1. Thanks for the reply, and for testing it. Good news about the wall wart, but the PC usb charging is a bit of a worry. I wonder if the Telstra show would let me bring in my laptop to see if it can charge it… no, probably not. Times like this I wish there was a phone rental/try-out service :/

  6. Based on the reviews I’m pretty impressed with the phone, a little disappointed that it comes with ICS rather than JB, but I’m sure that’s not too far off. One thing I haven’t seen anywhere is if it supports UBS OTG. Can you confirm one way or the other? Thanks

  7. Hello, Leigh. Didn´t you experience any overheat?! I’ve been using the new Razr HD since the day it was launched in Brazil (September 22), and it definetly overheats. Just by using google gps turn-by-turn by 10 minutes, temperature hits 43,6 celsius (110,48 Fharenheint)! It´s really uncomfortable. It isn´t normal, is it? (my former galaxy s advance, although had many problems, never hit such temperature).

    Another thing: I had to recover the phone to fabric settings three times after using launchers (Apex and Go launcher ex), because the phone was restarting without stoping. I had to redownload and reorganize my 170 apps in folders again. I don´t think this kind of crash should be normal with so much popular launchers…

    1. Didn’t experience any heating that I would consider abnormal, and nothing that certainly made it uncomfortable, but I didn’t get a chance to test the GPS.

      Could be a temperature thing for your location. How hot is Brazil, and is it mounted to your dashboard in your car?

      I’ve certainly seen other devices – including an iPhone – overheat from sun exposure while providing GPS, and wonder if it could be related.

      Not sure about the other launchers. Regular review methods have us test using the stock launcher, though on my Droid, I usually use Nova.

      What you may be feeling with Apex and Go is a bug that just needs to be patched for use with the Motorola version of ICS. I’ve seen apps that don’t perform the same way on every device.

      1. Hi Leigh. Thanks for your answer.
        Well, it is really hot here (but i believe Australia can be as hot as here). The day the phone hit 43,6 Celsius, temperature was about 30 Celsius in São Paulo. I was inside the car, with phone in my hands. Another thing that maybe is relevant: I´ve been using 3 g (given that 4 g is not yet ready for Brazil), and I overtook the limits of my monthly phone plan. I have what they call “3g plus”, and normally I get speed between 1 and 3 megabites. But, once I hit the share limit, speed decreases to 60 kbps! Maybe I was pushing the phone too much when using gps with such poor data speed (even it was just for 10 minutes). Wathever it is, I can feel it normally heat much easier than my former Galaxy s Advance (which I got to use with 60kbps sometimes as well, and I used to deal well with the phone when under the sun, in swimming pool). And, 43,6 Celsius is really hot for just 10 minutes of gps use.
        I hope you are right about the launchers. Anyway, I don´t intend to use any of them anymore, at least for the next months …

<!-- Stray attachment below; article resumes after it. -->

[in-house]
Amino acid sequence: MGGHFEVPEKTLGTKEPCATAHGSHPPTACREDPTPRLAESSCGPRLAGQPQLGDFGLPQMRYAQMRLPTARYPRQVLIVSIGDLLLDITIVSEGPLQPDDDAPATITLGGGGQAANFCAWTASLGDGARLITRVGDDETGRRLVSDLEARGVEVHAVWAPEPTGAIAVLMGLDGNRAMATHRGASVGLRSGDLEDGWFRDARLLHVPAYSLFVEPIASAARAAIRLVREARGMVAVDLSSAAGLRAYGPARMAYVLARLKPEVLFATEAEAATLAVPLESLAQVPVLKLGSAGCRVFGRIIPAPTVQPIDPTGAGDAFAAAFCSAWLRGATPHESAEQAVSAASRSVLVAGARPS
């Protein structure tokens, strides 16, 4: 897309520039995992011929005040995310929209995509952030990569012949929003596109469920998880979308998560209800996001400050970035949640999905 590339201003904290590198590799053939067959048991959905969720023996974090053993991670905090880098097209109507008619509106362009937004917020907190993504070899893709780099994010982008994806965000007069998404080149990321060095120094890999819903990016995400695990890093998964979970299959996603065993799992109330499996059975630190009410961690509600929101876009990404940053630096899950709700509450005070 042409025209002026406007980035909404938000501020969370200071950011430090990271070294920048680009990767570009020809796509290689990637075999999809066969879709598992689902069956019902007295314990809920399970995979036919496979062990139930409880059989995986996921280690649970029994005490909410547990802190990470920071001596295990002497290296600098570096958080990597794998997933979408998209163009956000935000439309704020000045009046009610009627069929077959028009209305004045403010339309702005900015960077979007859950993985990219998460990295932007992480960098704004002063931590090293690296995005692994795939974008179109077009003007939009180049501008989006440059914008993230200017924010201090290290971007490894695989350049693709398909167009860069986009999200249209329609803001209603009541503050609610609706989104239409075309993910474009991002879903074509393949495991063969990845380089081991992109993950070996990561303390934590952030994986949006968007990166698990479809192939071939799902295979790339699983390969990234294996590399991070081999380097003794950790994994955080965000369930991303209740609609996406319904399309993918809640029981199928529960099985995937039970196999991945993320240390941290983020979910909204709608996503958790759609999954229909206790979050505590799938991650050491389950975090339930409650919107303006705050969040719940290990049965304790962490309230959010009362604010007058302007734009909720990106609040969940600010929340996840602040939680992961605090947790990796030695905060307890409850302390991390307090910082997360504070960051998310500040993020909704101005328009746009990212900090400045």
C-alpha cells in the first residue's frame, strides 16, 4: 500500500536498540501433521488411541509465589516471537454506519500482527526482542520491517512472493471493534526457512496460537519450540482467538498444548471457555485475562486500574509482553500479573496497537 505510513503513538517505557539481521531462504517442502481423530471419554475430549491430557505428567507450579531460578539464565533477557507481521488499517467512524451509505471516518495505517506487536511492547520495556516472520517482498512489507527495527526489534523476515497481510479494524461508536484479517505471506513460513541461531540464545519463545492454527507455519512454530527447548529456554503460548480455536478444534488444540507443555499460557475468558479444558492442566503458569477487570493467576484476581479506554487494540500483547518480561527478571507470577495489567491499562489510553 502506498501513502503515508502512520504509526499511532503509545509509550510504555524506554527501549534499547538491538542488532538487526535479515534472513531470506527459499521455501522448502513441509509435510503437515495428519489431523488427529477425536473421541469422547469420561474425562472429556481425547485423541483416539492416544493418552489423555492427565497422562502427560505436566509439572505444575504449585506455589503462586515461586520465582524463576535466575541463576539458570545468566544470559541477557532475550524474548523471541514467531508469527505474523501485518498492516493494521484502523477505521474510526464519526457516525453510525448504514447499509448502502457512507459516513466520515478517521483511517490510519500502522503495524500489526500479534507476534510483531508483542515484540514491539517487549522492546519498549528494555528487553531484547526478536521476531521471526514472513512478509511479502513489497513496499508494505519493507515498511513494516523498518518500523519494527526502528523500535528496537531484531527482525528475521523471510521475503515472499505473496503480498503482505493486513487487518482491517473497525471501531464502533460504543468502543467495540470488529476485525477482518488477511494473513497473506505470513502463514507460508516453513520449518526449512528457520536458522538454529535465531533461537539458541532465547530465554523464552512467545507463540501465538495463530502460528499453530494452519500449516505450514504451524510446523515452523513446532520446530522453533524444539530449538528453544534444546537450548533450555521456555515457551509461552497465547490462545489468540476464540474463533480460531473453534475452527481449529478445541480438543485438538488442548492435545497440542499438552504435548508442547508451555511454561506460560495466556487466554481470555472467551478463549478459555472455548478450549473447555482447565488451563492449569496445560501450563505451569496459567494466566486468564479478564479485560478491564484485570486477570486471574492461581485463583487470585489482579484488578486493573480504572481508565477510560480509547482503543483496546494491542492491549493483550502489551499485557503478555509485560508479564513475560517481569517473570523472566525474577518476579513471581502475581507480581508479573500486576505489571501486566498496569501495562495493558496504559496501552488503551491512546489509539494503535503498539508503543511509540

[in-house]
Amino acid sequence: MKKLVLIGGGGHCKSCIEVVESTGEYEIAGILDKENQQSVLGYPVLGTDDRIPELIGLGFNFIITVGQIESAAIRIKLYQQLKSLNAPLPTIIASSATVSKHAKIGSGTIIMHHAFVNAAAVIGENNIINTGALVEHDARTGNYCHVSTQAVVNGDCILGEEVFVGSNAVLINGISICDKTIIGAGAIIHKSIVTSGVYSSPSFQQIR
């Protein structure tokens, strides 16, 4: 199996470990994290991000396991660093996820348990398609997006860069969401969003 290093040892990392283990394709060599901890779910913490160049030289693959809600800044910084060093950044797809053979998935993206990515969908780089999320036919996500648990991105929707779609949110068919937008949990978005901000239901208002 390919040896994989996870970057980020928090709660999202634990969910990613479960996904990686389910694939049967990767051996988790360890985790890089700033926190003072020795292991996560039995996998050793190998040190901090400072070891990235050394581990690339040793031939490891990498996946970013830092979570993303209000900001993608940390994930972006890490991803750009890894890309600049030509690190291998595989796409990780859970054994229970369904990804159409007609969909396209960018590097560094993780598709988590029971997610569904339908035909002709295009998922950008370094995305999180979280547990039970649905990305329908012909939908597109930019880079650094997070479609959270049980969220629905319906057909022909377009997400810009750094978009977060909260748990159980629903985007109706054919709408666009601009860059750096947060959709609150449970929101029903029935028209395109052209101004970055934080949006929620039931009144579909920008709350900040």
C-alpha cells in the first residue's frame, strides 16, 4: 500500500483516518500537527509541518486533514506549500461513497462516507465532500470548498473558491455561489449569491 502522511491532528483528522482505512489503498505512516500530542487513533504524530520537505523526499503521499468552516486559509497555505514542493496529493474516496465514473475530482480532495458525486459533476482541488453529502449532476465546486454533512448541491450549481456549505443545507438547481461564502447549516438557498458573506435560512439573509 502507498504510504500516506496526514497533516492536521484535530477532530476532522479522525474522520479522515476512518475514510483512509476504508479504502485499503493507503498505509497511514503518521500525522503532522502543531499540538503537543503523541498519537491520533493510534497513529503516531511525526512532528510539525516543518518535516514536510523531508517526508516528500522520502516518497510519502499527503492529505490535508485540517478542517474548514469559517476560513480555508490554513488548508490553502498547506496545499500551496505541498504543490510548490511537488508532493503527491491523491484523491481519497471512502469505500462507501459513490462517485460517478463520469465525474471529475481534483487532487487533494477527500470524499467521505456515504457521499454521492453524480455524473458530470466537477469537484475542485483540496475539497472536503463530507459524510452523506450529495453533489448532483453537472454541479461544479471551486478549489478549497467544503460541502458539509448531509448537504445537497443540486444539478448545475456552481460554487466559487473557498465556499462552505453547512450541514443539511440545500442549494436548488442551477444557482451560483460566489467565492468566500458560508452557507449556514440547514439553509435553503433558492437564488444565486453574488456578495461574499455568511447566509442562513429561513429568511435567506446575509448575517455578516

1. Australia’s not that hot at the moment, so obviously my testing environment is different.

          Sydney – where GadgetGuy is – currently hits between 16 and 25ºC, so cool to warm, not yet hot. Give us a couple of months. 🙂

          It’s certainly possible that the modem is making it hotter, though it could also be a combination of the processor, screen, modem, GPS, and temperature in the car. Lots of factors there.

  8. Reports are that the Galaxy S3 4G has pretty ordainary battery life as well. It has a smaller battery than the motorola and comments have been that it relates to the 4G usage. I don’t know anybody with an Iphone 5 to find out from them about their experiances of it and 4g usage but my understanding was that it was slightly smaller than the samsung, so could be an issue there. I am leaning towards this one particularly since Google bought Mototorola mobility it will be in their interest to push through any OS upgrades.

    1. Hi mate, I just bought the phone as well but I’m getting shitty bat life. With wifi on and surfing it drops from 100% to 90 within 30% use. How do you get it to last that long?

      1. Yeah sane here man when I watch YouTube or even leave the phone alone the battery life drops straight away its really weird cause some people say it last them a while like in 20 mins of doing some the battery life would go from 100 to 80 battery fukn sucks phone only last about 10 hours on the lowest brightness with WiFi on

  9. My friend just bought this phone through telstra and its awesome. The build quality is excellent the design and screen are beautiful too.
    The only negative with this phone, is that the camera isnt anything special.
    Believe it or not, the audio quality with headphones plugged is unreal. When comparing it to my iphone 4S which has great sound quality, the motorola sounds better although does not have quite as high volume.
    This is a real winner for Motorola however the jellybean update is a must as it is much smoother than ICS.
    Reports on battery……. excellent also.
    With moderate use on the 4G network only 15% battery power usage for one entire day.
    If anyone wants an opinion on this phone hit me up
    [email protected]